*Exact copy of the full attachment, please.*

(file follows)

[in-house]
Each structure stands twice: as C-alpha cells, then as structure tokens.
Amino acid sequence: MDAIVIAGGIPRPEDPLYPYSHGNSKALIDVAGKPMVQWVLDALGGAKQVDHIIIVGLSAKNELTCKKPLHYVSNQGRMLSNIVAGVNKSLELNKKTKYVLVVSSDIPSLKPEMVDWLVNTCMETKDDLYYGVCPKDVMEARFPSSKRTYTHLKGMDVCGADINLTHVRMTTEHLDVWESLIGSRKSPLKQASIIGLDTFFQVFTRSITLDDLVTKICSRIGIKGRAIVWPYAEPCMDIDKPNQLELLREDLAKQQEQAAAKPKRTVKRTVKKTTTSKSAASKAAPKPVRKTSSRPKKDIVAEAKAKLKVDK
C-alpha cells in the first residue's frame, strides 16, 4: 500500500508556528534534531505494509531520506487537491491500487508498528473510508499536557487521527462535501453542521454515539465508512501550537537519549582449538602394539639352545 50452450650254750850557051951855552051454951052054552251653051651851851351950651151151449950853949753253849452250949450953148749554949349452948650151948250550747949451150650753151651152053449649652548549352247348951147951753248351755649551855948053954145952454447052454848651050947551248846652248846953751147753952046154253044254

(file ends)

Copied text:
[in-house]
Each structure stands twice: as C-alpha cells, then as structure tokens.
Amino acid sequence: MDAIVIAGGIPRPEDPLYPYSHGNSKALIDVAGKPMVQWVLDALGGAKQVDHIIIVGLSAKNELTCKKPLHYVSNQGRMLSNIVAGVNKSLELNKKTKYVLVVSSDIPSLKPEMVDWLVNTCMETKDDLYYGVCPKDVMEARFPSSKRTYTHLKGMDVCGADINLTHVRMTTEHLDVWESLIGSRKSPLKQASIIGLDTFFQVFTRSITLDDLVTKICSRIGIKGRAIVWPYAEPCMDIDKPNQLELLREDLAKQQEQAAAKPKRTVKRTVKKTTTSKSAASKAAPKPVRKTSSRPKKDIVAEAKAKLKVDK
C-alpha cells in the first residue's frame, strides 16, 4: 500500500508556528534534531505494509531520506487537491491500487508498528473510508499536557487521527462535501453542521454515539465508512501550537537519549582449538602394539639352545 50452450650254750850557051951855552051454951052054552251653051651851851351950651151151449950853949753253849452250949450953148749554949349452948650151948250550747949451150650753151651152053449649652548549352247348951147951753248351755649551855948053954145952454447052454848651050947551248846652248846953751147753952046154253044254